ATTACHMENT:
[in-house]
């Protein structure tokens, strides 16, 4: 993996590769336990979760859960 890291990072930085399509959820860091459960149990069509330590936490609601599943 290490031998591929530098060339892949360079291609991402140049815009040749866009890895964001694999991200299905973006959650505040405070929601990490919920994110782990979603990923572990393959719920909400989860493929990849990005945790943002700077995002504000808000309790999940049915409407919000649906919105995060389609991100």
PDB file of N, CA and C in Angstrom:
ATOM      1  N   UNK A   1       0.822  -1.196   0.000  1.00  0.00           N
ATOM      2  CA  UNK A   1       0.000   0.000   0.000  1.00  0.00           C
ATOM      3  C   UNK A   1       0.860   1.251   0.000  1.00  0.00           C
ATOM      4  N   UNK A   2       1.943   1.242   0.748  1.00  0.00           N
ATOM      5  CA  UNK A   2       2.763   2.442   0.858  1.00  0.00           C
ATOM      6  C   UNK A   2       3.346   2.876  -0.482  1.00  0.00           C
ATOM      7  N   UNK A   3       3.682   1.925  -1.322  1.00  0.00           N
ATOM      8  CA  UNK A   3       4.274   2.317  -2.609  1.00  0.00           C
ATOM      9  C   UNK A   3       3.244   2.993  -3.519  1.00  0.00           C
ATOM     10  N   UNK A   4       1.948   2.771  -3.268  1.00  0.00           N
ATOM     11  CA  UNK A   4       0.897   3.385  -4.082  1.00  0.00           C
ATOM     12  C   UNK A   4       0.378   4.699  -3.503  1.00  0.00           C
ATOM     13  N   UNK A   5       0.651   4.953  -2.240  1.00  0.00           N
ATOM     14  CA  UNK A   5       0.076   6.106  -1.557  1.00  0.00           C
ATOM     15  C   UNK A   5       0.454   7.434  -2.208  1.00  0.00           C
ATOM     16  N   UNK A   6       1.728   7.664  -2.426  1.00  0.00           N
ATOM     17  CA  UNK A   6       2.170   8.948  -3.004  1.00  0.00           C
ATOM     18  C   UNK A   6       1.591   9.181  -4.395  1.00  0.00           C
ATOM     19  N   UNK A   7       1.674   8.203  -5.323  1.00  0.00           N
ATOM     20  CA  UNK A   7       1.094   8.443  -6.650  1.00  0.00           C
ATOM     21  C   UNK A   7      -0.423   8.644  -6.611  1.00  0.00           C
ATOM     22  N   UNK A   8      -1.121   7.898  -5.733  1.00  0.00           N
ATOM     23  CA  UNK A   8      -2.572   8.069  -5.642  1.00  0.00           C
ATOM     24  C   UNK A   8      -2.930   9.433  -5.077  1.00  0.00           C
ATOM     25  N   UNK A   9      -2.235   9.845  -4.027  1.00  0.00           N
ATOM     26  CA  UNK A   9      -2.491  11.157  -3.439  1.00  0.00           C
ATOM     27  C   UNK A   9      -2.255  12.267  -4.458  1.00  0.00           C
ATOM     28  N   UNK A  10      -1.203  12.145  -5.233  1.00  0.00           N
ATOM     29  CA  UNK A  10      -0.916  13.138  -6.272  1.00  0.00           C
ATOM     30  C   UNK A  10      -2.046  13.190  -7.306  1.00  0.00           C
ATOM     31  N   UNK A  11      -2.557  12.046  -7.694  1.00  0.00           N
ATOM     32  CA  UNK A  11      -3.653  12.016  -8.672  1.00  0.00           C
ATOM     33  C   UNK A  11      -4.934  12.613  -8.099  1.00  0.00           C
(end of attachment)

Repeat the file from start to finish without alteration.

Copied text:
[in-house]
């Protein structure tokens, strides 16, 4: 993996590769336990979760859960 890291990072930085399509959820860091459960149990069509330590936490609601599943 290490031998591929530098060339892949360079291609991402140049815009040749866009890895964001694999991200299905973006959650505040405070929601990490919920994110782990979603990923572990393959719920909400989860493929990849990005945790943002700077995002504000808000309790999940049915409407919000649906919105995060389609991100």
PDB file of N, CA and C in Angstrom:
ATOM      1  N   UNK A   1       0.822  -1.196   0.000  1.00  0.00           N
ATOM      2  CA  UNK A   1       0.000   0.000   0.000  1.00  0.00           C
ATOM      3  C   UNK A   1       0.860   1.251   0.000  1.00  0.00           C
ATOM      4  N   UNK A   2       1.943   1.242   0.748  1.00  0.00           N
ATOM      5  CA  UNK A   2       2.763   2.442   0.858  1.00  0.00           C
ATOM      6  C   UNK A   2       3.346   2.876  -0.482  1.00  0.00           C
ATOM      7  N   UNK A   3       3.682   1.925  -1.322  1.00  0.00           N
ATOM      8  CA  UNK A   3       4.274   2.317  -2.609  1.00  0.00           C
ATOM      9  C   UNK A   3       3.244   2.993  -3.519  1.00  0.00           C
ATOM     10  N   UNK A   4       1.948   2.771  -3.268  1.00  0.00           N
ATOM     11  CA  UNK A   4       0.897   3.385  -4.082  1.00  0.00           C
ATOM     12  C   UNK A   4       0.378   4.699  -3.503  1.00  0.00           C
ATOM     13  N   UNK A   5       0.651   4.953  -2.240  1.00  0.00           N
ATOM     14  CA  UNK A   5       0.076   6.106  -1.557  1.00  0.00           C
ATOM     15  C   UNK A   5       0.454   7.434  -2.208  1.00  0.00           C
ATOM     16  N   UNK A   6       1.728   7.664  -2.426  1.00  0.00           N
ATOM     17  CA  UNK A   6       2.170   8.948  -3.004  1.00  0.00           C
ATOM     18  C   UNK A   6       1.591   9.181  -4.395  1.00  0.00           C
ATOM     19  N   UNK A   7       1.674   8.203  -5.323  1.00  0.00           N
ATOM     20  CA  UNK A   7       1.094   8.443  -6.650  1.00  0.00           C
ATOM     21  C   UNK A   7      -0.423   8.644  -6.611  1.00  0.00           C
ATOM     22  N   UNK A   8      -1.121   7.898  -5.733  1.00  0.00           N
ATOM     23  CA  UNK A   8      -2.572   8.069  -5.642  1.00  0.00           C
ATOM     24  C   UNK A   8      -2.930   9.433  -5.077  1.00  0.00           C
ATOM     25  N   UNK A   9      -2.235   9.845  -4.027  1.00  0.00           N
ATOM     26  CA  UNK A   9      -2.491  11.157  -3.439  1.00  0.00           C
ATOM     27  C   UNK A   9      -2.255  12.267  -4.458  1.00  0.00           C
ATOM     28  N   UNK A  10      -1.203  12.145  -5.233  1.00  0.00           N
ATOM     29  CA  UNK A  10      -0.916  13.138  -6.272  1.00  0.00           C
ATOM     30  C   UNK A  10      -2.046  13.190  -7.306  1.00  0.00           C
ATOM     31  N   UNK A  11      -2.557  12.046  -7.694  1.00  0.00           N
ATOM     32  CA  UNK A  11      -3.653  12.016  -8.672  1.00  0.00           C
ATOM     33  C   UNK A  11      -4.934  12.613  -8.099  1.00  0.00           C